Science Says: Solar specs needed for safe viewing of eclipse

FILE - In this Wednesday, March 9, 2016 file photo, people wearing protective glasses look up at the sun to watch a solar eclipse in Jakarta, Indonesia. Doctors say not to look at the sun without eclipse glasses or other certified filters except during the two minutes or so when the moon completely blots out the sun, called totality. That’s the only time it’s safe to view the eclipse without protection. When totality is ending, then it’s time to put them back on. (AP Photo/Dita Alangkara)

Ahead of eclipse, eye doctors warn: You can damage your eyes staring at the sun, even the slimmest sliver

CAPE CANAVERAL, Fla. — With the total solar eclipse right around the cosmic corner, eye doctors are going into nagging overdrive.

They say mom was right: You can damage your eyes staring at the sun, even the slimmest sliver of it.

So it's time to rustle up special eclipse eyewear to use Aug. 21, when the U.S. has its first full solar eclipse spanning coast to coast in 99 years.

The only time it's safe to view the eclipse without protection is during the two minutes or so when the sun is completely covered by the moon. That will occur only along a narrow strip stretching from Oregon, through the Midwestern plains, down to South Carolina. The rest of the U.S. gets a partial eclipse that extends into Canada and part of South America.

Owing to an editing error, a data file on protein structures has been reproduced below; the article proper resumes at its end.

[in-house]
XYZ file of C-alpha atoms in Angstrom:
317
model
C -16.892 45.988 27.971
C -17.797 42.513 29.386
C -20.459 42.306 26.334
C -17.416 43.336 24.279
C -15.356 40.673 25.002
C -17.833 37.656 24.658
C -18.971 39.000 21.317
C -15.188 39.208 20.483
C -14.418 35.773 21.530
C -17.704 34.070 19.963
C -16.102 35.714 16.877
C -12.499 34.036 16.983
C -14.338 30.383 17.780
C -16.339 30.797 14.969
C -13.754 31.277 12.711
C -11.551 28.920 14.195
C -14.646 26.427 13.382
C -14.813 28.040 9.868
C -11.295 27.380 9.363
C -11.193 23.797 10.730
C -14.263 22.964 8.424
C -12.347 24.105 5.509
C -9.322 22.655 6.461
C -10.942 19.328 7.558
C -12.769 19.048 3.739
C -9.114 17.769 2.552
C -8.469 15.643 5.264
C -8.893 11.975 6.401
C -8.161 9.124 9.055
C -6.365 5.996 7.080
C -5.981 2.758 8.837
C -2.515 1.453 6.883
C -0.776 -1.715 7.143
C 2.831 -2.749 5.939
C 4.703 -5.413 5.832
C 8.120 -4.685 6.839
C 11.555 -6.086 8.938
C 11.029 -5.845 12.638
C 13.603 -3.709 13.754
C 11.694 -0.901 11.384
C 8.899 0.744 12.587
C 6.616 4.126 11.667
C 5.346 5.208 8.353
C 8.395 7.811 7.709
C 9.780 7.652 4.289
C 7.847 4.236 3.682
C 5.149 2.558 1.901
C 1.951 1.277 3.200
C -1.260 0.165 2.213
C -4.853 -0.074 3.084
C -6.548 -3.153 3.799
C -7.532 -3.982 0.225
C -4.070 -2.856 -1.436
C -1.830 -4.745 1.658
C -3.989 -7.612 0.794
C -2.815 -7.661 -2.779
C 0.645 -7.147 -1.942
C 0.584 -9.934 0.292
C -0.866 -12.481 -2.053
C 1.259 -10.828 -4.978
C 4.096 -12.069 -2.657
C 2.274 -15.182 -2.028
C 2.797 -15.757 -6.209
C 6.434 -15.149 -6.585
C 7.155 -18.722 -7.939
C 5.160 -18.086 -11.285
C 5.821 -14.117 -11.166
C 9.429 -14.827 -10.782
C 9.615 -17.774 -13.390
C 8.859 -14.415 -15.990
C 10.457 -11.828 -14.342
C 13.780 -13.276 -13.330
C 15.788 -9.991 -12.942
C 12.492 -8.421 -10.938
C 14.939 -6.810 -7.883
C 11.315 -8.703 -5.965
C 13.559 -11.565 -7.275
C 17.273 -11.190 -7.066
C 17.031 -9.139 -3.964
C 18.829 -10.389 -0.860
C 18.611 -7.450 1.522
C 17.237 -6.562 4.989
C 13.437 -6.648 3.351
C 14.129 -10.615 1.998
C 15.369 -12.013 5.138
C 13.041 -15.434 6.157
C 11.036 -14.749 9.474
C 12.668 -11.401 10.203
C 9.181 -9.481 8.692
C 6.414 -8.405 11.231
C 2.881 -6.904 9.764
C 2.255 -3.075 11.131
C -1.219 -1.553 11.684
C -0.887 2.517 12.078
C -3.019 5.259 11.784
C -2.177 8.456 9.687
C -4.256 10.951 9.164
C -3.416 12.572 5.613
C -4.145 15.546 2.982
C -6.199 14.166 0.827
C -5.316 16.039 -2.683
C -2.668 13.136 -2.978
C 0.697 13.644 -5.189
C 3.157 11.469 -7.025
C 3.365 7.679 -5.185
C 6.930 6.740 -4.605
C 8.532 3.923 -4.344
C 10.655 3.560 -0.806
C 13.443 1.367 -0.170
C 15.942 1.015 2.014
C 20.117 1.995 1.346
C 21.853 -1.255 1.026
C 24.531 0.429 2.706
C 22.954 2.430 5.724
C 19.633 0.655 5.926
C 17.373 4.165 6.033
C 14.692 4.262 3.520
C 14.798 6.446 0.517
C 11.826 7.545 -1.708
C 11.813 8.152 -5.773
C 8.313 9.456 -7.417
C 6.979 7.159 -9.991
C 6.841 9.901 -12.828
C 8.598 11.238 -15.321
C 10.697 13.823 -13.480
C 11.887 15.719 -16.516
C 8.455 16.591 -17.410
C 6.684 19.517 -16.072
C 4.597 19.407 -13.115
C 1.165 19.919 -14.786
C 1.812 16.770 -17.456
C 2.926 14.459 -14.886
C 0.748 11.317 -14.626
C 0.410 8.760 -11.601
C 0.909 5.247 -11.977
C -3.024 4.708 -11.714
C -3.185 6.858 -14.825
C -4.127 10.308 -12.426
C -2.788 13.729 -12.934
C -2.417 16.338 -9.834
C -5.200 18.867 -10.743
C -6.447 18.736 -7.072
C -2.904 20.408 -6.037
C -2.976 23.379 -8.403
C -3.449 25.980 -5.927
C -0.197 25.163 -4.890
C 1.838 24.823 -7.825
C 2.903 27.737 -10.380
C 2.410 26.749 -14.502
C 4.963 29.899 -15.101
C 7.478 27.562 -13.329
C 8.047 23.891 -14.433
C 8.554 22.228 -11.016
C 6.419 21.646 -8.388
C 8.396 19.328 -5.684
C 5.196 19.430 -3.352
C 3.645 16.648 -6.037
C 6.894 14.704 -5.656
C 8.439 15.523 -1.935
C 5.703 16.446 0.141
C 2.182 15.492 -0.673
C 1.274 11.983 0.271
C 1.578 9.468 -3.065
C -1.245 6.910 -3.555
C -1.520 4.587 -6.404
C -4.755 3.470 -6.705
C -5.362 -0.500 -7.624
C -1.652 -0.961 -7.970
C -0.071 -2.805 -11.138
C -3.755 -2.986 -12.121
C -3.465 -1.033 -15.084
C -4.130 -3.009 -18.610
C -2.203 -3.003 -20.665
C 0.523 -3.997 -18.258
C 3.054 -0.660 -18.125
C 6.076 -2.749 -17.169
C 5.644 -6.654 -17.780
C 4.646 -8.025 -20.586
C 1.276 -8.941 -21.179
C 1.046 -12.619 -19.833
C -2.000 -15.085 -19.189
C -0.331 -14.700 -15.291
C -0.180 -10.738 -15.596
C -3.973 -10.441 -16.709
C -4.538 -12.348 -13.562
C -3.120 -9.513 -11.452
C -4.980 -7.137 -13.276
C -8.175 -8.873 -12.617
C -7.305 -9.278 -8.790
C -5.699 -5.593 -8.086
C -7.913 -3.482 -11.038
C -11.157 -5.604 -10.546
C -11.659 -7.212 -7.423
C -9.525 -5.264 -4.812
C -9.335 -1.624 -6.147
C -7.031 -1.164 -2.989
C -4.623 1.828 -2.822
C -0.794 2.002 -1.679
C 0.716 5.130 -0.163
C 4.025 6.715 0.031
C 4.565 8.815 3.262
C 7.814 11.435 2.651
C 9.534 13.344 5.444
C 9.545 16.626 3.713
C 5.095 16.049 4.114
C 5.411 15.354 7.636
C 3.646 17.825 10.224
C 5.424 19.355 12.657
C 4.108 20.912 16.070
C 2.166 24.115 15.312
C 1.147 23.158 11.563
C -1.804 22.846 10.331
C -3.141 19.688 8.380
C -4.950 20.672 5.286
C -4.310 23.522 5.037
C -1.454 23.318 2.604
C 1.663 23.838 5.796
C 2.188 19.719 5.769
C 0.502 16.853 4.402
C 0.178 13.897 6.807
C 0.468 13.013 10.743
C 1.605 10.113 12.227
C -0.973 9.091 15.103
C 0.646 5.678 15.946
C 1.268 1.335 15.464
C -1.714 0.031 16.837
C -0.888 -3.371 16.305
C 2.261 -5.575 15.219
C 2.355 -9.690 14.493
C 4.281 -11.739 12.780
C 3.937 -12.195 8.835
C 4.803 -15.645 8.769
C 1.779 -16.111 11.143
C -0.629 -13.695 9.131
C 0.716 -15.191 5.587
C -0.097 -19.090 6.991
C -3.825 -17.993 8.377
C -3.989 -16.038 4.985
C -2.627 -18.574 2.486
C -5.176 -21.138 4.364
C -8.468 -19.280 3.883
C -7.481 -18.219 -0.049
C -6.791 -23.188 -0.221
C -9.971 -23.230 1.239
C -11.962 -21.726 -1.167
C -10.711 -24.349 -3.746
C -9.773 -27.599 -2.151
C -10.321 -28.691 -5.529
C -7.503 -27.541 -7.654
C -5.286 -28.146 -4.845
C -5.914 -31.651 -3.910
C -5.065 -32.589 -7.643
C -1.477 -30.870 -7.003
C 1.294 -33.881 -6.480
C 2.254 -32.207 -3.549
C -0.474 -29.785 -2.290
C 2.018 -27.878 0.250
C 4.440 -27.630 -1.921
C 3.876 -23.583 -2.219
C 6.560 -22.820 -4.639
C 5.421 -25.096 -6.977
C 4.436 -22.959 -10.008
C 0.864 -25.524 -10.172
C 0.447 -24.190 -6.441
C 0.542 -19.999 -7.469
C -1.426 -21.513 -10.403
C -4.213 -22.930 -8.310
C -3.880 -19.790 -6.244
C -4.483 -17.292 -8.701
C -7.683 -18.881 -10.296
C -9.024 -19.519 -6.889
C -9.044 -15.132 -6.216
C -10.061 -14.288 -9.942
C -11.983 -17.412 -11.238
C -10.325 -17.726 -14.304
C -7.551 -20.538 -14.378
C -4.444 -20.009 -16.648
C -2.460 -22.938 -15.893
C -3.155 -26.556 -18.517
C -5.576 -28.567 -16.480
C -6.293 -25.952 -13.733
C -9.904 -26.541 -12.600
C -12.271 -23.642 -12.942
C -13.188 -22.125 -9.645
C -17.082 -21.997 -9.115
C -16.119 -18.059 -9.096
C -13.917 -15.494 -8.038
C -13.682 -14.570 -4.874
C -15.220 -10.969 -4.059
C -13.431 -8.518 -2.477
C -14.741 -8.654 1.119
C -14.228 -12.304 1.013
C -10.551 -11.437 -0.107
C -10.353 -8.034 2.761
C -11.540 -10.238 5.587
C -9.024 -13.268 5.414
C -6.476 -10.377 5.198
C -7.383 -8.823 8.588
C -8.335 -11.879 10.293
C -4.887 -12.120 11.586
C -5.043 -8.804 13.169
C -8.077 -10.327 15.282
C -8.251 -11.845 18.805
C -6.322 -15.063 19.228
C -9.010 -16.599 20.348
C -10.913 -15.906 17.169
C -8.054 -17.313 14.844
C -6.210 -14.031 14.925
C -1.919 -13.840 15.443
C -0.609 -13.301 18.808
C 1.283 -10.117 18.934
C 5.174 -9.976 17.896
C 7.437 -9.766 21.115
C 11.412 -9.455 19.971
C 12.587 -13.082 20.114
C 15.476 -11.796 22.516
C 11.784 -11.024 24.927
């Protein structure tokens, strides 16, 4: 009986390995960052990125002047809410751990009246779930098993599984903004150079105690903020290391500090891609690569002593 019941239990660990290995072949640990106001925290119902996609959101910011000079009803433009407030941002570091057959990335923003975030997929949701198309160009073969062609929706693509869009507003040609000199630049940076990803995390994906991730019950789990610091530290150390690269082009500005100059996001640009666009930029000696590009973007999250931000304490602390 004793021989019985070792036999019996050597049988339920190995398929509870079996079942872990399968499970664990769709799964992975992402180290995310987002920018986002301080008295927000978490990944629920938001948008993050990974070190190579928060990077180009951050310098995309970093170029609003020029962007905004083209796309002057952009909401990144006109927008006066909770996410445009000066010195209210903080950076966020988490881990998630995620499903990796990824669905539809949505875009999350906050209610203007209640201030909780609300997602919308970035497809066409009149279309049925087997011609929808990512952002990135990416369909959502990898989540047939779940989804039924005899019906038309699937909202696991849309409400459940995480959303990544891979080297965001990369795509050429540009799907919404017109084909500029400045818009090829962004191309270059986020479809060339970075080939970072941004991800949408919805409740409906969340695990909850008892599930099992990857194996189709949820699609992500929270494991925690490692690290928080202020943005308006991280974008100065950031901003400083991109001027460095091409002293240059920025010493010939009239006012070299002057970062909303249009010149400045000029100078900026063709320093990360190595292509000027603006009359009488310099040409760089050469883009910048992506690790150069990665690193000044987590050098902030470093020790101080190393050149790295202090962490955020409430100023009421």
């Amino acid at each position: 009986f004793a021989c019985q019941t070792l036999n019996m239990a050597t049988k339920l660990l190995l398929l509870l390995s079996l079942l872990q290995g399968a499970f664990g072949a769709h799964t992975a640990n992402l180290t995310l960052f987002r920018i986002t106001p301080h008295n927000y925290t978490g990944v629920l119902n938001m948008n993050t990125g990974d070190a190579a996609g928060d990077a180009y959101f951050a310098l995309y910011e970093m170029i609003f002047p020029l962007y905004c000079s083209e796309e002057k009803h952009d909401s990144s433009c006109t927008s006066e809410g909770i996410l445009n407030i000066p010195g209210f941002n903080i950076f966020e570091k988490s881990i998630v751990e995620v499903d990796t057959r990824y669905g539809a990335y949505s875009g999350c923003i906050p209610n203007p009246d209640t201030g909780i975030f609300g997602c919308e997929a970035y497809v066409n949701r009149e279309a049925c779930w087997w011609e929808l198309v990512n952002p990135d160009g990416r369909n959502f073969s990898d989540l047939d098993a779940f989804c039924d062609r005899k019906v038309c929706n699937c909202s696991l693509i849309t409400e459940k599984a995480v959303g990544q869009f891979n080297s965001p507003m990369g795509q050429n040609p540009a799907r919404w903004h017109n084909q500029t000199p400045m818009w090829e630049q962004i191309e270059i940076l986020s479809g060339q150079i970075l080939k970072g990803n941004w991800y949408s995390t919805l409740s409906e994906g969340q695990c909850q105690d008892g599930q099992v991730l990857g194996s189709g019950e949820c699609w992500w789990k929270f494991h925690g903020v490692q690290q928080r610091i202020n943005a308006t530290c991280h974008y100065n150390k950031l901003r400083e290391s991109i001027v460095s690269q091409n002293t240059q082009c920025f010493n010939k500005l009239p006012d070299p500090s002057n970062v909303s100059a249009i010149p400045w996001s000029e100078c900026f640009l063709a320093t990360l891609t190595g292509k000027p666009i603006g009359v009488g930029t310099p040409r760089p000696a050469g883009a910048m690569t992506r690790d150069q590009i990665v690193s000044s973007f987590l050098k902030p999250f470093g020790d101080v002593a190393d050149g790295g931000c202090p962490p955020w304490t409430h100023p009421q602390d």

Related News

Small quake rattles nerves, causes no damage in Los Angeles

Sep 19, 2017

Los Angeles was jolted by a small earthquake that rattled nerves and got people talking on social media but didn't cause any major damage

Can computers enhance the work of teachers? The debate is on

Aug 27, 2017

Can software enhance the work of teachers? The debate is on as personalized learning gains popularity across the country

Veteran NASA spacewoman getting 3 extra months in orbit

Apr 5, 2017

The world's oldest and most experienced spacewoman is getting three extra months in orbit

Peaple also read these

Small quake rattles nerves, causes no damage in Los Angeles

Sep 19, 2017

Los Angeles was jolted by a small earthquake that rattled nerves and got people talking on social media but didn't cause any major damage

Can computers enhance the work of teachers? The debate is on

Aug 27, 2017

Can software enhance the work of teachers? The debate is on as personalized learning gains popularity across the country

Veteran NASA spacewoman getting 3 extra months in orbit

Apr 5, 2017

The world's oldest and most experienced spacewoman is getting three extra months in orbit

About Us

In-Depth Science delivers comprehensive and compelling news and analysis on everything science and technology, seven days a week in a reader-friendly format.

Contact us: sales@indepthscience.com